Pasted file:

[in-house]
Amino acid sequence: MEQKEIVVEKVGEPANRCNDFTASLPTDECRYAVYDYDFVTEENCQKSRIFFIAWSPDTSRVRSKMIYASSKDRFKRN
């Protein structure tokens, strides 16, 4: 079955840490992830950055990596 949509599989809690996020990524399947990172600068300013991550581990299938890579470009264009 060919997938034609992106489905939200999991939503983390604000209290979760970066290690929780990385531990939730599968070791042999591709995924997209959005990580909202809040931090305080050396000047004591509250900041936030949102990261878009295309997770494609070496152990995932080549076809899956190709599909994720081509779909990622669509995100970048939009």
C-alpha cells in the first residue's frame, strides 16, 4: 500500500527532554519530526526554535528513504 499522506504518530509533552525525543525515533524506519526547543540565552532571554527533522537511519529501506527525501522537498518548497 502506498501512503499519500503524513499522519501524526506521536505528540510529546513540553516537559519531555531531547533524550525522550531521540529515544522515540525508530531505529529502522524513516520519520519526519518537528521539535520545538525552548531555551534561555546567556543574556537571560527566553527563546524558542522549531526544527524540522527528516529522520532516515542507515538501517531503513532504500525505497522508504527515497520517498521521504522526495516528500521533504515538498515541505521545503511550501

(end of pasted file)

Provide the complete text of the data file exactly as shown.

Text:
[in-house]
Amino acid sequence: MEQKEIVVEKVGEPANRCNDFTASLPTDECRYAVYDYDFVTEENCQKSRIFFIAWSPDTSRVRSKMIYASSKDRFKRN
């Protein structure tokens, strides 16, 4: 079955840490992830950055990596 949509599989809690996020990524399947990172600068300013991550581990299938890579470009264009 060919997938034609992106489905939200999991939503983390604000209290979760970066290690929780990385531990939730599968070791042999591709995924997209959005990580909202809040931090305080050396000047004591509250900041936030949102990261878009295309997770494609070496152990995932080549076809899956190709599909994720081509779909990622669509995100970048939009």
C-alpha cells in the first residue's frame, strides 16, 4: 500500500527532554519530526526554535528513504 499522506504518530509533552525525543525515533524506519526547543540565552532571554527533522537511519529501506527525501522537498518548497 502506498501512503499519500503524513499522519501524526506521536505528540510529546513540553516537559519531555531531547533524550525522550531521540529515544522515540525508530531505529529502522524513516520519520519526519518537528521539535520545538525552548531555551534561555546567556543574556537571560527566553527563546524558542522549531526544527524540522527528516529522520532516515542507515538501517531503513532504500525505497522508504527515497520517498521521504522526495516528500521533504515538498515541505521545503511550501